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Moreover, the Supreme Court itself has taken an entirely different viewpoint from Merriam when it comes to interpreting 102(a), or its predecessor, 22(b) (3), Int.Rev.Code of 1939, in reference to what are gifts. In Commissioner v. Duberstein, 363 U.S. 278, 80 S.Ct. 1190, 4 L.Ed.2d 1218 (1960), the Court hedl that the true test is whether in actuality the gift is a bona fide gift or simply a method for paying ocmpensation. This question is resolved by an examination of the intent of the parties, the reasons for the transfer, and the parties' performance in accordance with their intentions-- 'what the basic reason for (the donor's) conduct was in fact-- the dominant reason that explains his action in making the transfer.' 363 U.S. at 286, 80 S.Ct. at 1197. See also Carrigan v. Commissioner, 197 F.2d 246 (2d Cir. 1952); Fisher v. Commissioner, 59 F.2d 192 (2d Cir. 1932). There are other cases holding testamentary transfers to be taxable compensation for services as opposed to tax-free bequests. Cotnam v. Commissioner, 263 F.2d 119 (5th Cir. 1959); Mariani v. Commissioner, 54 T.C. 135 (1970); Cohen v. United States, 241 F.Supp. 740 (E.D.Mich.1965); Davies v. Commissioner, 23 T.C. 524 (1954). True, in each of these cases the testator did not fulfill his contractual obligation to provide in his will for payment of services rendered by the taxpayer, forcing the taxpayers to litigate the merits of their claims against the estates, whereas in the case at bar the terms of the contract were carried out. This is a distinction without a difference, and while we could decline to follow them in the case at bar, we see no reason to do so.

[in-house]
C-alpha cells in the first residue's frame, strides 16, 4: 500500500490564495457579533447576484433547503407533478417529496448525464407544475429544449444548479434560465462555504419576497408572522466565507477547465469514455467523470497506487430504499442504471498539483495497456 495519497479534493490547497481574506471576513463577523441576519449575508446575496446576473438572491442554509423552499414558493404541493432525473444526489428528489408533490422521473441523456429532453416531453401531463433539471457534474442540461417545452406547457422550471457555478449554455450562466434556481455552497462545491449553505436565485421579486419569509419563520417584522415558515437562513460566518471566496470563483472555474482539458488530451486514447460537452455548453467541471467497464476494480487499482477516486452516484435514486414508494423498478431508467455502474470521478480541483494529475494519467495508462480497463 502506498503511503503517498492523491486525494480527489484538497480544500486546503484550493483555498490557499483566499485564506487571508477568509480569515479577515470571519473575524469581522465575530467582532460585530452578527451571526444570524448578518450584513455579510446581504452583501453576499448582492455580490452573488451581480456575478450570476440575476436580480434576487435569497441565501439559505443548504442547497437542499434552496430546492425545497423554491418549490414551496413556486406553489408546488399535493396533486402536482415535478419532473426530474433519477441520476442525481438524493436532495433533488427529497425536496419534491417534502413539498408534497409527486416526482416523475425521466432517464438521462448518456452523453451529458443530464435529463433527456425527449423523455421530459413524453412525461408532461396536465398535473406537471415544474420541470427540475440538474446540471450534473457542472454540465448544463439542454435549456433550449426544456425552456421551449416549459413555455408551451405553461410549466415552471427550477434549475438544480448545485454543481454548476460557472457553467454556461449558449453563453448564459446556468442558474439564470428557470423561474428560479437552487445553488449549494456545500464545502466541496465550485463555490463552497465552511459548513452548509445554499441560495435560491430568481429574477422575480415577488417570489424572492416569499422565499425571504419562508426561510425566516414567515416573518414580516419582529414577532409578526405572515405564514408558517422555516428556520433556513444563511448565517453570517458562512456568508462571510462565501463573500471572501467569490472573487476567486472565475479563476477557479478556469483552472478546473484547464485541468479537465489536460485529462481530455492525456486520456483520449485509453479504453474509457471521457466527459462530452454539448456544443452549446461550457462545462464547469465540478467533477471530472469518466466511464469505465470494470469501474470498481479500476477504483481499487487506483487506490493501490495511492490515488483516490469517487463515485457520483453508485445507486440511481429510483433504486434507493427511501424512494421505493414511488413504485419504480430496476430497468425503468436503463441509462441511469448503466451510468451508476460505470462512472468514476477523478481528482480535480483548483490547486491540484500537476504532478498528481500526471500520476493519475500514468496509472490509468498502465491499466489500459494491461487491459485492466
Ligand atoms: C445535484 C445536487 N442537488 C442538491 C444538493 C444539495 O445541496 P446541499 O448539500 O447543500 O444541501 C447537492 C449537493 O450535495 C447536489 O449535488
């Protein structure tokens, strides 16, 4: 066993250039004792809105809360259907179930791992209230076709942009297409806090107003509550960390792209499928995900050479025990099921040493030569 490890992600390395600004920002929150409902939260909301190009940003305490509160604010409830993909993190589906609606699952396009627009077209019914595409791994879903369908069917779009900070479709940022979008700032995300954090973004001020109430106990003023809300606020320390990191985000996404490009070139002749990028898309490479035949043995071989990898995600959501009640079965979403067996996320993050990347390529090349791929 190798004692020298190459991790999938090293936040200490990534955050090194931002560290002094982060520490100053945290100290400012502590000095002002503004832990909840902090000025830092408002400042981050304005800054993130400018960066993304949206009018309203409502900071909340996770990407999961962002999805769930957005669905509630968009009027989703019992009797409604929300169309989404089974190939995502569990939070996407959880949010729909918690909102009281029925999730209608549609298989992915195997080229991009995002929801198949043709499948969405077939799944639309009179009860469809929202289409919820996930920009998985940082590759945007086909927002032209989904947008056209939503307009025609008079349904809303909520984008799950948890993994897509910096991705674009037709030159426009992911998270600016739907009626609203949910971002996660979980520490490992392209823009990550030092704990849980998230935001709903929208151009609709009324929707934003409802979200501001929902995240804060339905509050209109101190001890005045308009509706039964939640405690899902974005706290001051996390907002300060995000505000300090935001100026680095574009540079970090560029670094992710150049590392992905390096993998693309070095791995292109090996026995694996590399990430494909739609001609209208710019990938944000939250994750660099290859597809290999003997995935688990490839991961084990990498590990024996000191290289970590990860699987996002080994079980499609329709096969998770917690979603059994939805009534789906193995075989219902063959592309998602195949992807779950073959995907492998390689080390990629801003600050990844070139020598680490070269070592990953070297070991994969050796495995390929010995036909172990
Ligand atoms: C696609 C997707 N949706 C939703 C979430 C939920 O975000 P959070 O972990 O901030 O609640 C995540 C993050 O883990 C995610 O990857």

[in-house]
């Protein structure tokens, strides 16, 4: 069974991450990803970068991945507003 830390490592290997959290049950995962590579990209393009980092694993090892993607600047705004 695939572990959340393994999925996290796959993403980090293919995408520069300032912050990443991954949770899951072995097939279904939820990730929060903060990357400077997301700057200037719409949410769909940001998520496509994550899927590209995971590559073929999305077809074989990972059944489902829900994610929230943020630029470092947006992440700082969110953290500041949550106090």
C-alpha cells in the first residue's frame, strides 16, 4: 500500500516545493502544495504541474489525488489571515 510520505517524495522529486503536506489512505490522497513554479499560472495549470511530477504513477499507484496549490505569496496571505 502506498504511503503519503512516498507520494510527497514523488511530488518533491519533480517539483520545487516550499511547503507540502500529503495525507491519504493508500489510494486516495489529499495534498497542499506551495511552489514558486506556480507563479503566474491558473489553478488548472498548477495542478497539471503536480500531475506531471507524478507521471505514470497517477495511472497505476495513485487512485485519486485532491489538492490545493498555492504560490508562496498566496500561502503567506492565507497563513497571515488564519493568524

Indeed, it is to be recollected that 102 is, after all, an exception to the basic provision in 61(a) that 'Except as otherwise provided in this subtitle, gross income means all income from whatever source derived, including . . . (1) Compensation for services, including fees, commissions and similar items . . ..' The congressional purpose is to tax income comprehensively. Commissioner v. Jacobson, 336 U.S. 28, 49, 69 S.Ct. 358, 93 L.Ed. 477 (1949). A transfer in the form of a bequest was the method that the parties chose to compensate Mr. Wolder for his legal services, and that transfer is therefore subject to taxation, whatever its label whether by federal or by local law may be. See also Hort v. Commissioner, 313 U.S. 28, 31, 61 S.Ct. 757, 85 L.Ed. 1168 (1941).


Taxpayer's argument that he received the stock and cash as a 'bequest' under New York law and the decisions of the surrogates is thus beside the point. New York law does, of course, control as to the extent of the taxpayer's legal rights to the property in question, but it does not control as to the characterization of the property for federal income tax purposes. United States v. Mitchell, 403 U.S. 190, 197, 91 S.Ct. 1763, 29 L.Ed.2d 406 (1971); Commissioner v. Duberstein, 363 U.S. at 285, 44 S.Ct. at 69; Morgan v. Commissioner, 309 U.S. 78, 80-81, 60 S.Ct. 424, 84 L.Ed. 585 (1940); Higt v. United States, 256 F.2d 795, 800 (2d Cir. 1958). New York law cannot be decisive on the question whether any given transfer is income under 61(a) or is exempt under 102(a) of the Code. We repeat, we see no difference between the transfer here made in the form of a bequest and the transfer under Commissioner v. Duberstein, supra, which was made without consideration, with no legal or moral obligation, and which was indeed a 'common-law gift,' but which was nevertheless held not to be a gift excludable under 102(a).